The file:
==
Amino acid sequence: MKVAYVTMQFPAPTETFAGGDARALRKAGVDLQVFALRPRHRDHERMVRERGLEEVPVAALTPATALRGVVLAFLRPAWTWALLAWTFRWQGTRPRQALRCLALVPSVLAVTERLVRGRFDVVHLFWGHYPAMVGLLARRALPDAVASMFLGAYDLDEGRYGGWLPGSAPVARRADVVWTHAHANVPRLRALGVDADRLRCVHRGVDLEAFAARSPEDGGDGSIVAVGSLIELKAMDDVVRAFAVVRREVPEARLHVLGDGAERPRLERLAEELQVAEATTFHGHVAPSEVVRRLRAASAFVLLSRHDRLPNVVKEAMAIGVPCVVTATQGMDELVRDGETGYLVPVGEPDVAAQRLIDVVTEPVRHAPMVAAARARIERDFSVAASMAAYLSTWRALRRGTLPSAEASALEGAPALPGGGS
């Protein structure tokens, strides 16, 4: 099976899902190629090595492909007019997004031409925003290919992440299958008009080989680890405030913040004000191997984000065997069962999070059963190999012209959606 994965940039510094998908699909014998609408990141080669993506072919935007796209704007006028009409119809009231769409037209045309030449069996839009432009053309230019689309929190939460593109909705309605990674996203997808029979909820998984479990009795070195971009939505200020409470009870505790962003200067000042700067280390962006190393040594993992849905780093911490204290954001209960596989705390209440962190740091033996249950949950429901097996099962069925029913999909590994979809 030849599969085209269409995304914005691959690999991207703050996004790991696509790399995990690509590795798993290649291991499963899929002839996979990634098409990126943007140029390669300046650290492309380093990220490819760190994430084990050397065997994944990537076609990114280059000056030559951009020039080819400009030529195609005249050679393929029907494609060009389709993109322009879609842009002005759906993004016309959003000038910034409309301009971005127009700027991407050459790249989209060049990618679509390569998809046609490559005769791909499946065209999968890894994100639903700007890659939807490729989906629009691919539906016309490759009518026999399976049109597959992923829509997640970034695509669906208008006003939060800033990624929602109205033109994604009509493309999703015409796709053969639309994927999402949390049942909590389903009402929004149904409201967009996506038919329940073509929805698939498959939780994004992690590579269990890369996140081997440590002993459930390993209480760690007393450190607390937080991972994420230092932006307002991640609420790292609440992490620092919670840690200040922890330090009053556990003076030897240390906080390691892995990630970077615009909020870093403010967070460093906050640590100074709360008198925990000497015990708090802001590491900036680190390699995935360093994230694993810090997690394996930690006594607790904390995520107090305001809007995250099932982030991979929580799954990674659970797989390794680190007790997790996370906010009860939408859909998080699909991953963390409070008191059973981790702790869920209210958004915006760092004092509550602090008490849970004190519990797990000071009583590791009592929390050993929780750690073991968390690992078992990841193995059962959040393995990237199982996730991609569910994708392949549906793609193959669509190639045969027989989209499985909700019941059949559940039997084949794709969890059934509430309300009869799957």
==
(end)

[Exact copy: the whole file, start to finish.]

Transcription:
Amino acid sequence: MKVAYVTMQFPAPTETFAGGDARALRKAGVDLQVFALRPRHRDHERMVRERGLEEVPVAALTPATALRGVVLAFLRPAWTWALLAWTFRWQGTRPRQALRCLALVPSVLAVTERLVRGRFDVVHLFWGHYPAMVGLLARRALPDAVASMFLGAYDLDEGRYGGWLPGSAPVARRADVVWTHAHANVPRLRALGVDADRLRCVHRGVDLEAFAARSPEDGGDGSIVAVGSLIELKAMDDVVRAFAVVRREVPEARLHVLGDGAERPRLERLAEELQVAEATTFHGHVAPSEVVRRLRAASAFVLLSRHDRLPNVVKEAMAIGVPCVVTATQGMDELVRDGETGYLVPVGEPDVAAQRLIDVVTEPVRHAPMVAAARARIERDFSVAASMAAYLSTWRALRRGTLPSAEASALEGAPALPGGGS
């Protein structure tokens, strides 16, 4: 099976899902190629090595492909007019997004031409925003290919992440299958008009080989680890405030913040004000191997984000065997069962999070059963190999012209959606 994965940039510094998908699909014998609408990141080669993506072919935007796209704007006028009409119809009231769409037209045309030449069996839009432009053309230019689309929190939460593109909705309605990674996203997808029979909820998984479990009795070195971009939505200020409470009870505790962003200067000042700067280390962006190393040594993992849905780093911490204290954001209960596989705390209440962190740091033996249950949950429901097996099962069925029913999909590994979809 030849599969085209269409995304914005691959690999991207703050996004790991696509790399995990690509590795798993290649291991499963899929002839996979990634098409990126943007140029390669300046650290492309380093990220490819760190994430084990050397065997994944990537076609990114280059000056030559951009020039080819400009030529195609005249050679393929029907494609060009389709993109322009879609842009002005759906993004016309959003000038910034409309301009971005127009700027991407050459790249989209060049990618679509390569998809046609490559005769791909499946065209999968890894994100639903700007890659939807490729989906629009691919539906016309490759009518026999399976049109597959992923829509997640970034695509669906208008006003939060800033990624929602109205033109994604009509493309999703015409796709053969639309994927999402949390049942909590389903009402929004149904409201967009996506038919329940073509929805698939498959939780994004992690590579269990890369996140081997440590002993459930390993209480760690007393450190607390937080991972994420230092932006307002991640609420790292609440992490620092919670840690200040922890330090009053556990003076030897240390906080390691892995990630970077615009909020870093403010967070460093906050640590100074709360008198925990000497015990708090802001590491900036680190390699995935360093994230694993810090997690394996930690006594607790904390995520107090305001809007995250099932982030991979929580799954990674659970797989390794680190007790997790996370906010009860939408859909998080699909991953963390409070008191059973981790702790869920209210958004915006760092004092509550602090008490849970004190519990797990000071009583590791009592929390050993929780750690073991968390690992078992990841193995059962959040393995990237199982996730991609569910994708392949549906793609193959669509190639045969027989989209499985909700019941059949559940039997084949794709969890059934509430309300009869799957």